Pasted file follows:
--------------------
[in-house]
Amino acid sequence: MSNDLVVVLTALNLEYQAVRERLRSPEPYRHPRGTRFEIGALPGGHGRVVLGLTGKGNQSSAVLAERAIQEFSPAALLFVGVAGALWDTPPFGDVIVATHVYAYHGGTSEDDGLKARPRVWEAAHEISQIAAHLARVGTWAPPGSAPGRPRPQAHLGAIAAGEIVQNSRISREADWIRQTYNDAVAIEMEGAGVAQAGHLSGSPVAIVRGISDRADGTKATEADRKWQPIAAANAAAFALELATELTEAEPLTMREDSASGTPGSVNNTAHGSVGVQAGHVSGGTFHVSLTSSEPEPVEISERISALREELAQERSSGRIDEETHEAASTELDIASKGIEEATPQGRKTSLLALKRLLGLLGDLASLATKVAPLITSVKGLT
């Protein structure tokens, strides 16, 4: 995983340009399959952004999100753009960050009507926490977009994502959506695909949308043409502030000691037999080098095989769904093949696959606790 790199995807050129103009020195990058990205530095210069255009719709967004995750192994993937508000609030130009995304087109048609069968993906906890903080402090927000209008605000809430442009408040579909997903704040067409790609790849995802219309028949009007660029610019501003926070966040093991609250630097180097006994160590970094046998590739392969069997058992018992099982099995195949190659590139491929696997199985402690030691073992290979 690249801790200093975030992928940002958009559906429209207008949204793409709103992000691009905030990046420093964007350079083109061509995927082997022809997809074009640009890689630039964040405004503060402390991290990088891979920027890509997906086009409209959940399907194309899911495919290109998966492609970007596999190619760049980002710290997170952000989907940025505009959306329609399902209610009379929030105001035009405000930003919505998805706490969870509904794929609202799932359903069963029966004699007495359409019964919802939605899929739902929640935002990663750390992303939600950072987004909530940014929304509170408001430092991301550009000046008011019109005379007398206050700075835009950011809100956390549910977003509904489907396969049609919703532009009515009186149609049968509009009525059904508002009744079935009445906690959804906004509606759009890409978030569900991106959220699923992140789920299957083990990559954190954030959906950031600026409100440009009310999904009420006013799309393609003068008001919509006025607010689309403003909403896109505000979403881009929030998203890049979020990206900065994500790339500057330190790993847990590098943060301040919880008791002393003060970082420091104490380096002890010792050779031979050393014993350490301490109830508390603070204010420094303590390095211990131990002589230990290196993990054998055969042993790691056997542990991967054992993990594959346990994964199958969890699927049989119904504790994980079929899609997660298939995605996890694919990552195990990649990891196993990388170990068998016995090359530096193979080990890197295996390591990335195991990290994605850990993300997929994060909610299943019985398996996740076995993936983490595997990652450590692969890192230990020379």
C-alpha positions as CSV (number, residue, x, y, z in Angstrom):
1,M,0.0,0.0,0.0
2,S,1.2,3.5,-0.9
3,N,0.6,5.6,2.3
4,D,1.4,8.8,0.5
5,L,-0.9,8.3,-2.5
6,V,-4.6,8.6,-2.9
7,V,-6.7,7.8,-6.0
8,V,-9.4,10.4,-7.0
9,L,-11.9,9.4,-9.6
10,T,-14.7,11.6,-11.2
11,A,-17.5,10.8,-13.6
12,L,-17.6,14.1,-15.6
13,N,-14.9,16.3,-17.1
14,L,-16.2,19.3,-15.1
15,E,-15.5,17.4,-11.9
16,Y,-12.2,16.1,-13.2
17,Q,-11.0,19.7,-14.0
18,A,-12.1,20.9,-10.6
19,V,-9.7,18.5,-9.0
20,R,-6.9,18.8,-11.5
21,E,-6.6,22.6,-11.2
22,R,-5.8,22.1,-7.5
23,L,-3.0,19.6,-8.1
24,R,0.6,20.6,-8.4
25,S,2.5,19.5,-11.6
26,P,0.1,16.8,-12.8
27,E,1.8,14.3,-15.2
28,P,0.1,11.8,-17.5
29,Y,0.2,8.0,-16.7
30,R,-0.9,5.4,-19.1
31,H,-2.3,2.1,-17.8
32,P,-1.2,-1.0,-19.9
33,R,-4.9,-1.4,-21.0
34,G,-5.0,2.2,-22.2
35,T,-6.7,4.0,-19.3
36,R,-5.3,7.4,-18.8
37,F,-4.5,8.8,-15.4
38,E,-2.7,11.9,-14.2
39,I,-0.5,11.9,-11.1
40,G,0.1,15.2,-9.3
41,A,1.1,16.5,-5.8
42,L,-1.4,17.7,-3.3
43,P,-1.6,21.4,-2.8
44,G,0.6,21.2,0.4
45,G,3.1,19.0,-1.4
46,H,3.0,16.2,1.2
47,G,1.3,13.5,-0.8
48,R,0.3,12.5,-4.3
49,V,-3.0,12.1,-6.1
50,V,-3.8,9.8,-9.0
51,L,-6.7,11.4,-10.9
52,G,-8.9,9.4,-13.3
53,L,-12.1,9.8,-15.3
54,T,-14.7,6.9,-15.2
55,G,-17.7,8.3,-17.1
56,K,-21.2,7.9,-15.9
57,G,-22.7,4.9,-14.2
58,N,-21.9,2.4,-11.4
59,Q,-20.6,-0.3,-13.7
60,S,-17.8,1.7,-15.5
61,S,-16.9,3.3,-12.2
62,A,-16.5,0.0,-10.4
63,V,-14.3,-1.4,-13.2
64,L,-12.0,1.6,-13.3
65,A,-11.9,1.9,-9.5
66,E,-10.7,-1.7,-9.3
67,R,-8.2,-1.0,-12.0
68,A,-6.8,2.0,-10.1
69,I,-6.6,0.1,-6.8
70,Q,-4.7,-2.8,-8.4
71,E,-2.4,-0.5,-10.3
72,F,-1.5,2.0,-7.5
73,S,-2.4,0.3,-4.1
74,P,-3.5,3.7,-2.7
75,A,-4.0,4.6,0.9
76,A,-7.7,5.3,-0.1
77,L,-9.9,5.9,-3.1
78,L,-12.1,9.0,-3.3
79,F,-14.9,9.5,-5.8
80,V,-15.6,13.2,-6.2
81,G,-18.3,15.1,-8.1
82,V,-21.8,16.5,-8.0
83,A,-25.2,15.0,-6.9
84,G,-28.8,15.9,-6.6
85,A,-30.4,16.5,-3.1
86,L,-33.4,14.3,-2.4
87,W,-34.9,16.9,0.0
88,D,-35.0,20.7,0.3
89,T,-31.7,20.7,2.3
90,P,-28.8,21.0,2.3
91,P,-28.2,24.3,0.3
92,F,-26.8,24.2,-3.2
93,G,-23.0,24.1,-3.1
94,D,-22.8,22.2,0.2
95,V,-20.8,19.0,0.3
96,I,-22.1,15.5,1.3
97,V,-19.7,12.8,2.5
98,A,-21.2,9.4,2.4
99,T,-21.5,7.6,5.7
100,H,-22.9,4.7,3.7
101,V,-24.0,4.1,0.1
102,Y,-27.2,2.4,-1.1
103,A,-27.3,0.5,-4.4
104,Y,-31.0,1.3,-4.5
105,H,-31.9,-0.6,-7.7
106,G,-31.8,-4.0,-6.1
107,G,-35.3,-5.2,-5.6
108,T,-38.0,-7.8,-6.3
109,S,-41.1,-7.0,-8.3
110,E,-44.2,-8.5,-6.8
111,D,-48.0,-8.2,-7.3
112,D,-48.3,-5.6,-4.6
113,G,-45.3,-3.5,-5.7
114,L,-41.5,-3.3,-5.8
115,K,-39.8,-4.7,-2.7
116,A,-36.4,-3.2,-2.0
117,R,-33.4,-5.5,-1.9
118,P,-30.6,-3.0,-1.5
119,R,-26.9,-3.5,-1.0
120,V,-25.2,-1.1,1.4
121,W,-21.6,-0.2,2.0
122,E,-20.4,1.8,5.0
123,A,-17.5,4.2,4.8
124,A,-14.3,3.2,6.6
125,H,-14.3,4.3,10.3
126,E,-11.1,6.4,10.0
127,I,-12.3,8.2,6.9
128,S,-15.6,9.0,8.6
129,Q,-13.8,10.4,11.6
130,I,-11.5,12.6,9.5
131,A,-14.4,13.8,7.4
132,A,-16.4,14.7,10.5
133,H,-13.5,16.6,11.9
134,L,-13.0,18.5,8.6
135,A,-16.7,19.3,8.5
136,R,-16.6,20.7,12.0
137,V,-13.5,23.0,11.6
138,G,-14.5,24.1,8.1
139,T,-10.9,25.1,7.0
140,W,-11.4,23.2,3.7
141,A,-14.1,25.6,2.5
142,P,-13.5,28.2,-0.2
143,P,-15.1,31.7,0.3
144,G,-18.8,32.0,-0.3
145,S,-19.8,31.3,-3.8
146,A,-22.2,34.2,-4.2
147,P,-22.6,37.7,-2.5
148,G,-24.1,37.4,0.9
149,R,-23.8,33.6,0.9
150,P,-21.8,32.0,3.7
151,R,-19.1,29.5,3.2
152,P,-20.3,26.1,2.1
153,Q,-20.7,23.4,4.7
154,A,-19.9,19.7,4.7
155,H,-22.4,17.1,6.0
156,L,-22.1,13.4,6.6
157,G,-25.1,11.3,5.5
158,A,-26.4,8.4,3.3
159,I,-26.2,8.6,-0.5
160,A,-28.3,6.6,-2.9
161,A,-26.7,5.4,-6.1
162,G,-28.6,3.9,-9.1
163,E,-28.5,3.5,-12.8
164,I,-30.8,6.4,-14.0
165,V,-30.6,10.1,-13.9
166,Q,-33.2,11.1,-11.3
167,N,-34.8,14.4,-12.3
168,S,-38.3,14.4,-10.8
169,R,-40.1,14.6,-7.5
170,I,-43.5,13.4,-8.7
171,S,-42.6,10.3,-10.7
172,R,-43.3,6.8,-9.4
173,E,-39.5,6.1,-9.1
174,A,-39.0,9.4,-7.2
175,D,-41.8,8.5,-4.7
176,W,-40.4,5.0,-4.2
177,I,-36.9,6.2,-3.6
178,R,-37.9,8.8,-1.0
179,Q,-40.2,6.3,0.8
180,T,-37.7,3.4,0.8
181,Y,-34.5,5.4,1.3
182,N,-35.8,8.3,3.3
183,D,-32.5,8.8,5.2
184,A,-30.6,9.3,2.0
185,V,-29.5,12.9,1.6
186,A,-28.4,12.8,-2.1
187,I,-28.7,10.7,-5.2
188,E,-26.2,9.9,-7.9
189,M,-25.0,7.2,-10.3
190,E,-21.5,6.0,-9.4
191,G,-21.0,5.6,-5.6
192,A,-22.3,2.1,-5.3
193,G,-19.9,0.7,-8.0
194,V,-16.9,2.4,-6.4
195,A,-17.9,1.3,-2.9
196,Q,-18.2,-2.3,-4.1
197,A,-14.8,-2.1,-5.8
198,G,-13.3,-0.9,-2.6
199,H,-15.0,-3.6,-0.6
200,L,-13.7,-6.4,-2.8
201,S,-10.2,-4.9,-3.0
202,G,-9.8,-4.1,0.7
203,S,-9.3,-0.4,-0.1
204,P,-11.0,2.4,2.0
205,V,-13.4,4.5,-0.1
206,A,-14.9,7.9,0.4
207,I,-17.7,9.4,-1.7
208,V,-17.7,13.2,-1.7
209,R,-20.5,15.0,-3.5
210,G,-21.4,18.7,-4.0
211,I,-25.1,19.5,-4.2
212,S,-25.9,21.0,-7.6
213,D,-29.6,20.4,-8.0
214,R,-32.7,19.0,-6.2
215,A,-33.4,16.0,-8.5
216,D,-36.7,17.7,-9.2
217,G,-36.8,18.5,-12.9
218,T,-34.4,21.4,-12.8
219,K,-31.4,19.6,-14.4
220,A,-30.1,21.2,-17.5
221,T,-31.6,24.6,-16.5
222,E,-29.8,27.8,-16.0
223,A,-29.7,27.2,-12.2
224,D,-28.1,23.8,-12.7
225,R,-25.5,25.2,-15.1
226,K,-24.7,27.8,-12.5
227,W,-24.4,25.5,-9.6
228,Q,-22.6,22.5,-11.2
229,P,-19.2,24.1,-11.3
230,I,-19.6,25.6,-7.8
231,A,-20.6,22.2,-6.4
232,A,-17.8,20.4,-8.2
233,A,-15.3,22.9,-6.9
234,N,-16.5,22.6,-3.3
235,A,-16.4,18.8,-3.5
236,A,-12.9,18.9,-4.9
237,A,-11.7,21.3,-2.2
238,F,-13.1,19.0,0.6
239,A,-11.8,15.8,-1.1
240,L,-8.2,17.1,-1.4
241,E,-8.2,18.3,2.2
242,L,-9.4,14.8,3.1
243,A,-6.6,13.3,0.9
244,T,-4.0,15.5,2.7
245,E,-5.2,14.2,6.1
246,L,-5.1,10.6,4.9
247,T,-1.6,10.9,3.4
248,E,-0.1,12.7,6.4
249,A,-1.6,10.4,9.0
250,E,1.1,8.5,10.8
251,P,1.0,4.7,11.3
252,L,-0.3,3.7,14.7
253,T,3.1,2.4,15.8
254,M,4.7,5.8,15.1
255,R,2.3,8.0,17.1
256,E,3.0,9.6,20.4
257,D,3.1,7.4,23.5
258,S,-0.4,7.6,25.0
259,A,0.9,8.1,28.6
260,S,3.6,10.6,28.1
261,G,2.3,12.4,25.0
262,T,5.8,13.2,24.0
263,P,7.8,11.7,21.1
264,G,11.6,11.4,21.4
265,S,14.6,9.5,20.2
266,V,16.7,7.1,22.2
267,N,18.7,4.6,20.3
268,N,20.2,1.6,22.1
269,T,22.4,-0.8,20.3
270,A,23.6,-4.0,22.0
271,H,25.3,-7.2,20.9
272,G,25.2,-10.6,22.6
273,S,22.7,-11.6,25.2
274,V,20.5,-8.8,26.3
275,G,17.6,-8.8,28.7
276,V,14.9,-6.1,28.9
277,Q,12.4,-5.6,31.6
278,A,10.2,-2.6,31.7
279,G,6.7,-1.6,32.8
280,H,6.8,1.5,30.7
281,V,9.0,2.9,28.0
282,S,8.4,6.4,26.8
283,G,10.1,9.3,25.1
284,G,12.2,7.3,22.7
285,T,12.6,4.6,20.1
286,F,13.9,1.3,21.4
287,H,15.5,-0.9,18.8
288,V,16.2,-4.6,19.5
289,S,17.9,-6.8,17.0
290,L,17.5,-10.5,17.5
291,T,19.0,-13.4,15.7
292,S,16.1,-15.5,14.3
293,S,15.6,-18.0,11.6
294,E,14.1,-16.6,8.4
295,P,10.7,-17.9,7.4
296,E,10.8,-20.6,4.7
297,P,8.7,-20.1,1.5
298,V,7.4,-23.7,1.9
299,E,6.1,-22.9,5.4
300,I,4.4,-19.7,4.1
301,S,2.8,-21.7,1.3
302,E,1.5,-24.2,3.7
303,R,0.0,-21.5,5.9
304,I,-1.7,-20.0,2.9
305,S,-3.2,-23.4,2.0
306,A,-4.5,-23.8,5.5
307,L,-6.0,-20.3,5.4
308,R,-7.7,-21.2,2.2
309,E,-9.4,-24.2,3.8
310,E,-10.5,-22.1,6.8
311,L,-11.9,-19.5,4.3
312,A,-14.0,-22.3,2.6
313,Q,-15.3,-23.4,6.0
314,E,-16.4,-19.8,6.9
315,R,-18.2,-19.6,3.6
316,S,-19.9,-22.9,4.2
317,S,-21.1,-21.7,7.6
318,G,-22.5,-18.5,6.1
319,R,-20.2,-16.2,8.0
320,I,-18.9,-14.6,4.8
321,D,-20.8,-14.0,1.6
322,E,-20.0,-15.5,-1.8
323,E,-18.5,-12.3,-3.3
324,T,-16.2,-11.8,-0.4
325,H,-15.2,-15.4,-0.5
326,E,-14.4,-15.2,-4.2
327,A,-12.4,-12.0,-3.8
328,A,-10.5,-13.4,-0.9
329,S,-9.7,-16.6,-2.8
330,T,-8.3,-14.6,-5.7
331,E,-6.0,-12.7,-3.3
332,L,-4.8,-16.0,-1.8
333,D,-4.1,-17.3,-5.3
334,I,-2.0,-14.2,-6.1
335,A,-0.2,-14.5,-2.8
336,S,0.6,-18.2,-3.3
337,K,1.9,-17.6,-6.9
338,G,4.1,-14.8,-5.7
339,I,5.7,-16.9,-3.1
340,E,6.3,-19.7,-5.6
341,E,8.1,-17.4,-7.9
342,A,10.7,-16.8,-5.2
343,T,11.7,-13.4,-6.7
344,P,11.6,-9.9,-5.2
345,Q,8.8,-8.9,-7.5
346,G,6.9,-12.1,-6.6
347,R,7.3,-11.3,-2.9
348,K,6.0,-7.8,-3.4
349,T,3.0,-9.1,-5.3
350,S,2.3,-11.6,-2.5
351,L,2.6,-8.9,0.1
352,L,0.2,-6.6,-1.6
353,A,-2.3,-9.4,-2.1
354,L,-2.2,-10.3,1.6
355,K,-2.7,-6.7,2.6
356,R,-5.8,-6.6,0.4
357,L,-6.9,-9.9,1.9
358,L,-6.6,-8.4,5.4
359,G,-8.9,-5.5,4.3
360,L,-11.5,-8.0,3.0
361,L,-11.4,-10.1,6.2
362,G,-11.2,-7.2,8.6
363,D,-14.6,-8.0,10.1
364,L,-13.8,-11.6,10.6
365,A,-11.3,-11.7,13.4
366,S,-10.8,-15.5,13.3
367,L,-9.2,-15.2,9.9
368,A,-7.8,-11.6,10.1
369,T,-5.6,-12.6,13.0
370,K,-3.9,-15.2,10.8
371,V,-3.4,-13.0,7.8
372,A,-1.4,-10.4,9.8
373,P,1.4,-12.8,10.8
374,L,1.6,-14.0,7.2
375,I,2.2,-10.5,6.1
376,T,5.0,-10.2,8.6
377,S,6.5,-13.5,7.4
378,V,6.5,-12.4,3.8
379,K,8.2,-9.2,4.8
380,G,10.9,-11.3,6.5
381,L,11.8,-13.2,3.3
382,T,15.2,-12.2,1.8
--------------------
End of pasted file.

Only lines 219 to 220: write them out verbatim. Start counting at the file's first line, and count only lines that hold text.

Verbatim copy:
215,A,-33.4,16.0,-8.5
216,D,-36.7,17.7,-9.2